Cheekwood shows off its new collection of portrait miniatures, which give a glimpse into a bygone era

Two years ago, the Frist Center organized a major survey, “The Art of Tennessee,” that did what major shows do: defined its subject.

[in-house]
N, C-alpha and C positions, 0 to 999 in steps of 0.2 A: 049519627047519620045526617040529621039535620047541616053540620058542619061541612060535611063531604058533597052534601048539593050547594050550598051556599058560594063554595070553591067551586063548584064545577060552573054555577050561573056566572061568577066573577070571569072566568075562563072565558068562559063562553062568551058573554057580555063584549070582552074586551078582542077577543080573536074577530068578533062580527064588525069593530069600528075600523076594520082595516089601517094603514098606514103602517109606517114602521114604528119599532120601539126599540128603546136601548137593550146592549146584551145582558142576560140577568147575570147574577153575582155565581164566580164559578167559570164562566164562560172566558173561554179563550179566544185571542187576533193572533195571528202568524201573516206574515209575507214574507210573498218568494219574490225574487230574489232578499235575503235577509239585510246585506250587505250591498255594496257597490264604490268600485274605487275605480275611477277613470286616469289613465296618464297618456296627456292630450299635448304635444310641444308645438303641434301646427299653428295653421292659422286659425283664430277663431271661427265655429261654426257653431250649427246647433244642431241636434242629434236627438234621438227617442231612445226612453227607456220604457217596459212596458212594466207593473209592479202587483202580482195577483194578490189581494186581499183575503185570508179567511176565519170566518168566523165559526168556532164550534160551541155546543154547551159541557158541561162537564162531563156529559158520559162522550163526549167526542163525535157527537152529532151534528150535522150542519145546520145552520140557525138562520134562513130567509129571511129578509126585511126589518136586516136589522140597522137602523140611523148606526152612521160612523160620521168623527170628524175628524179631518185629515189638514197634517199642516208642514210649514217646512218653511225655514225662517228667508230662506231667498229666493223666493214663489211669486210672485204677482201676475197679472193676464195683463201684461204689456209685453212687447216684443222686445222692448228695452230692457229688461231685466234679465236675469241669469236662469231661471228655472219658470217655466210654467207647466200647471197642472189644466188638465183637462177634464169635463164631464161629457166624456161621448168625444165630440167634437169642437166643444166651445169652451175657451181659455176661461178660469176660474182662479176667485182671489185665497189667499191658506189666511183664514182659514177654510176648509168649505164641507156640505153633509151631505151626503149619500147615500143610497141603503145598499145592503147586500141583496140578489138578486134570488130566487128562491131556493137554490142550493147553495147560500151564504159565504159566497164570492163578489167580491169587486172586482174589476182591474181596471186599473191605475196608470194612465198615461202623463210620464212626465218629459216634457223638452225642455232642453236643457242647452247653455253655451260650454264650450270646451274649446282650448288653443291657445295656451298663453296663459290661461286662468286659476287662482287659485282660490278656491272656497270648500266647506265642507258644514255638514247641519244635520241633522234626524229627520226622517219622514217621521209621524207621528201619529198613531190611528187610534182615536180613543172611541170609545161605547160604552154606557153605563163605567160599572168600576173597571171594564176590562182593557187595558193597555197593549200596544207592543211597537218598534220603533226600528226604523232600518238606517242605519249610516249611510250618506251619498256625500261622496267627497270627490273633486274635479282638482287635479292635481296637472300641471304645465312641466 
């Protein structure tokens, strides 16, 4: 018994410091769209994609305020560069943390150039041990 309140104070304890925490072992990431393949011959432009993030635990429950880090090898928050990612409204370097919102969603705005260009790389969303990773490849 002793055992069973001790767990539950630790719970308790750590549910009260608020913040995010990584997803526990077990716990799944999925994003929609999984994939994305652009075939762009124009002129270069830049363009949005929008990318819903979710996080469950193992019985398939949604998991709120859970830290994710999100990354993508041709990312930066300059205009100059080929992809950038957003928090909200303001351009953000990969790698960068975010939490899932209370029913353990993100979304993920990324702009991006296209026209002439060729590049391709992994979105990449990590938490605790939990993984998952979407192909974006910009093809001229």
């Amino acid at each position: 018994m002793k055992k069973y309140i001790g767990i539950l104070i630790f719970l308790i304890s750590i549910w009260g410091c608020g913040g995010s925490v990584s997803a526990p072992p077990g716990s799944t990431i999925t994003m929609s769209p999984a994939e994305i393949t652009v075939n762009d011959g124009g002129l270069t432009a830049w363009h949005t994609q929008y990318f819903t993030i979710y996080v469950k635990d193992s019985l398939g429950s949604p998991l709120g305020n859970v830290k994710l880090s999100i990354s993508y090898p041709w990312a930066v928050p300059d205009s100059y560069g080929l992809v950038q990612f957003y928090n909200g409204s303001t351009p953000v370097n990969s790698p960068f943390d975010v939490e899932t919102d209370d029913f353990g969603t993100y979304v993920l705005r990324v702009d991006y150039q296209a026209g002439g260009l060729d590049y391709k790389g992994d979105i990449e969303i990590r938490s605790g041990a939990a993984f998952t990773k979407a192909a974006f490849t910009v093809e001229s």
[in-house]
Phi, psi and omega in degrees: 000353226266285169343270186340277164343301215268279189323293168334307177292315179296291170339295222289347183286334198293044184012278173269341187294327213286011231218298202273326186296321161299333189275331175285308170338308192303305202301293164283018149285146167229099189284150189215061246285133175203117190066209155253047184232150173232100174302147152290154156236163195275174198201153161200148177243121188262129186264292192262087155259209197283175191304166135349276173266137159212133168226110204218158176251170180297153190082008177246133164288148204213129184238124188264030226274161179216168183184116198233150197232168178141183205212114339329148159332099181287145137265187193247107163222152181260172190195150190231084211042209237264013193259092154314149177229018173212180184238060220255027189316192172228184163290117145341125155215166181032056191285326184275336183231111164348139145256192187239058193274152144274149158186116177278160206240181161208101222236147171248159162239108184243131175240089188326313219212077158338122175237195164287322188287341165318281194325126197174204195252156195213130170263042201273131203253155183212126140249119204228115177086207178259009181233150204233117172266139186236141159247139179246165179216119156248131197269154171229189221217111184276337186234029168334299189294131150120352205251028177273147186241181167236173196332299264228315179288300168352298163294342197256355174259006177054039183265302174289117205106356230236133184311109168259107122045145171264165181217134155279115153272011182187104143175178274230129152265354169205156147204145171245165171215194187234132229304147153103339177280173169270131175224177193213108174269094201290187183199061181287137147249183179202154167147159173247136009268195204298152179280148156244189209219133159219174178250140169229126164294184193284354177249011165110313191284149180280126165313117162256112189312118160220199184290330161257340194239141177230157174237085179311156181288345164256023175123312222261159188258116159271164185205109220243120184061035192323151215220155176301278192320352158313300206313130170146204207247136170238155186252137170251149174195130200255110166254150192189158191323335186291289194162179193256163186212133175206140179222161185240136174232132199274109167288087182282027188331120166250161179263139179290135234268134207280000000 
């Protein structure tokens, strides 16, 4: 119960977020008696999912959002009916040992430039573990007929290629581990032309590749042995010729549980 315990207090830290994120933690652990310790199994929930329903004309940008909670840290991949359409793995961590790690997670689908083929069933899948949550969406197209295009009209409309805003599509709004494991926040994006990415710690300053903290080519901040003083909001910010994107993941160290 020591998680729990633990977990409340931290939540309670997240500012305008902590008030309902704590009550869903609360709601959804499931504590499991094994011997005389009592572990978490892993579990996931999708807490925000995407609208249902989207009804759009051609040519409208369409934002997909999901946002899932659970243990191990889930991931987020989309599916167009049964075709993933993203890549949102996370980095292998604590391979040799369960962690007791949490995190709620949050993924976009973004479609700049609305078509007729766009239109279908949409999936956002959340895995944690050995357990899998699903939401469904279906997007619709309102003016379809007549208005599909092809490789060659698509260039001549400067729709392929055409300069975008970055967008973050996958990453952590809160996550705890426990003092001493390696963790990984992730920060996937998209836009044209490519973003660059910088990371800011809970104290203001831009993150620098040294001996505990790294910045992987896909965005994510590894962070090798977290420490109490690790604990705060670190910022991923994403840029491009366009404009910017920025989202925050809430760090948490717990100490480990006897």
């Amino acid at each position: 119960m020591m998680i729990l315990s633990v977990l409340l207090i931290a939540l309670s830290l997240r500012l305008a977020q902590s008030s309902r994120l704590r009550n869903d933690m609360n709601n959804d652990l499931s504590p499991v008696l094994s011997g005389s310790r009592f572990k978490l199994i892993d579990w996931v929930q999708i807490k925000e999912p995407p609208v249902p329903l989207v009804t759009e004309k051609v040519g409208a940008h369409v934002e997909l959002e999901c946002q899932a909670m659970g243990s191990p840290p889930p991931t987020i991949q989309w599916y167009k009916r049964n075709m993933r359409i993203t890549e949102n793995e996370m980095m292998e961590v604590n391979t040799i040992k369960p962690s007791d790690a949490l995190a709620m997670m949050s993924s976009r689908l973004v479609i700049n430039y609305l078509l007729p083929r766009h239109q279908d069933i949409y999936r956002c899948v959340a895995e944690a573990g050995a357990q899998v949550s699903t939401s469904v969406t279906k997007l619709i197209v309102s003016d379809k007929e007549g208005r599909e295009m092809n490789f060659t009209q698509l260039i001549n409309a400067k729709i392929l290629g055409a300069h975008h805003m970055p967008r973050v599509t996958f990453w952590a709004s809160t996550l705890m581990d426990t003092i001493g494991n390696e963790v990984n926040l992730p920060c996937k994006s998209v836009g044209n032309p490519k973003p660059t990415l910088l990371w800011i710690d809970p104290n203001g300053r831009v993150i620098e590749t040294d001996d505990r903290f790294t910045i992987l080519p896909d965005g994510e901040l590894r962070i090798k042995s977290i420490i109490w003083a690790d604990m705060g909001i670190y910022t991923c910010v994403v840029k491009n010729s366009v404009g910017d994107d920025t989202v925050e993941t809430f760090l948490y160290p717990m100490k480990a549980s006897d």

Two years ago, the Frist Center organized a major survey, “The Art of Tennessee,” that did what major shows do: defined its subject. Among its revelations was that, in Tennessee’s early years, the state’s most accomplished artist was John Wood Dodge, a 19th century painter best known for his portrait miniatures—small works in watercolor on ivory that were intended to be carried or worn by an individual. Most of the miniatures in the Frist show came from a major collection assembled by local collectors Raymond and Linda White, who recently gave this collection to Cheekwood; the entire collection is now on view there through the end of the year. Straddling the fine and decorative arts, miniatures were popular in America between the 1740s and 1860, when photography overtook the form’s primary purposes of aiding acts of memory, honor or affection. Portraits of young people were given in courtship, pictures of older people presented for occasions like wedding anniversaries; some portraits of children were meant to remember those who died young. The White collection includes over 100 miniatures, the earliest dated around 1780 and the latest from the 20th century, although only a handful come after 1860. With a couple of exceptions, they are portraits of a single subject, men and women of varying ages (but consistently Caucasian) reflecting changes in dress and portraiture style. The collection is comprehensive, representing major practitioners such as John Ramage, Edward Greene Malbone, the Peale family, Thomas Seir Cummings, Charles Fraser and John Wood Dodge. Miniature painting was open to women, and this collection includes pieces by Anna Claypoole Peale, the sisters Eliza and Sarah Goodridge, and by my count eight other women. The best miniature artists showed great skill in capitalizing on the native properties of ivory. Malbone (whose work Hawthorne mentions in The House of Seven Gables) shows his mastery with an airy and light portrait of Mrs. Benjamin Winslow from 1805. His subject has clear, alabaster skin, wears a white dress and sits in front of a pale-blue background. Working with such light colors, Malbone coaxes the image out of the ivory, and the color tones in combination with the subject’s slight smile convey a sense of pleasant levity. Numerous pieces have significant historical interest related to their subject or artist. Dodge did a painting of David Peter Lewis, from Huntsville, which Lewis gave to Narcissa Saunders of Nashville in 1840 while courting her. She turned down his marriage proposal, and both remained unmarried their entire lives, but Lewis went on to become governor of Alabama. For a student of Alabama history, this image of a serious young man in dark coat and collar makes the past more imaginable. In “The Art of Tennessee,” Dodge came across as a superior talent. Placed here among his peers, his work still stands out. His portraits are consistently among the best rendered, and he found in this small format enough room to exercise a strong romantic and sentimental vision, particularly in the pictures of children who died as kids, like Eliza Washington or Felix Grundy. In most miniatures, the background is neutral. Attention falls entirely on the features of the sitter. Dodge fills the background of his memorial portraits of children with glowing pink and orange sunset skies, more full of life than the foreground subject. In addition to the obvious message of resurrection hope, the vibrant visual qualities of the luminous skies suggest a heightened emotional state brought on by the death of the child. The pain of loss intensifies the survivors’ emotional lives, and can put them in an elevated state of sensibility with minds directed toward thoughts of transcendence.   Critic Stanley Cavell has made the case that painting and photography are fundamentally different mediums, arguing that painting moved away from representation not as a response to the new form but through painters’ own exploration of their medium. He concluded that “one could…accordingly say that photography was never in competition with painting.” The painting of portrait miniatures belies that argument, as the daguerreotype and later photographic techniques did displace the portrait miniature. One piece at Cheekwood by John Henry Brown, from 1857, was painted from a daguerreotype; by then, it was only a matter of time before photography took over the field of compact portraiture. In some respects, this is surprising. As Cavell and many others have pointed out, a photograph and a painting are aesthetically distinct: a painting can be a world unto itself, complete, where a photograph captures a fragment of a scene. Paintings don’t pull in as much data as a photograph, but this gives a painting power to show more than what is visible, and to account for the adjustments that human perception makes in response to a scene. And most obviously, in the 19th century paintings had access to color; a hand-tinted photo simply couldn’t integrate colors like a painting. But if you assume that the portrait miniature largely served the purpose of providing people with a simple emotional connection to those they loved or lost, the displacement seems natural—the photograph does the trick, gets the image down, and does it more efficiently. In this light, it’s easy to see just how distinct portrait miniatures were from other, more ambitious forms of painting. With one foot in the decorative arts, they tend to be appreciated for the technical quality of their production, their use of materials and their connections to a past era, while we expect fine art to go further and provide some kind of grist for interpretation. The contrast could not be clearer when you consider the Thomas Cole, Albert Bierstadt and Frederick Church paintings in the Hudson River School show at the Frist, which overlap with the time period of the White miniatures. The very scale of some of these paintings demands that they be taken as something of great moment. In this context, the predominance of miniature painting in Tennessee seems natural. The Hudson River School arose in the Northeast, catering to patrons who were accumulating vast wealth as the country industrialized. The South was nearly a colonial possession; what wealth was here came from a smaller economy. It seems unlikely that there was the same demand for an extravagance like expansive allegorical landscapes. Art had its place here, but with a more direct purpose. There are analogies in the contemporary art world, where regional disparities of wealth and population density translate into differences in artistic production. When you go into a gallery in Chelsea, you are often bowled over by the obvious cost to mount the work on display there, whether it is a very large painting, a sculpture, an installation. Very few artists in Tennessee can put together the money to produce the capital-intensive spectacles that you see in gallery after gallery in New York. Perhaps more than a distinction between decorative and fine arts, what you have with miniatures is private art. One anonymous painting in the Cheekwood show, from about 1820, consists of nothing but a single eye, no bigger than a dime, painted presumably to keep the identity of the subject secret between the giver and the recipient. What, then, are we doing when we look at private art? These items were meant to be viewed in their singularity, not with a hundred others in display cases. The paintings were precious to someone, and seeing them in the museum provokes a melancholy similar to rifling through boxes of old photos in a flea market. The questions get personal. What happened to the families of these subjects? What will happen when my belongings are dispersed? One may wonder how the families of the people in these miniatures could let go of such precious objects, but their abandonment goes to show how functional the paintings were. They served their purpose, reminding the living of people they knew. When the people who knew the people depicted are finally gone, the fact that Edward Malbone painted the image, or the evidence it provides of hairstyles or clothes at one historical moment, becomes more important than the person painted.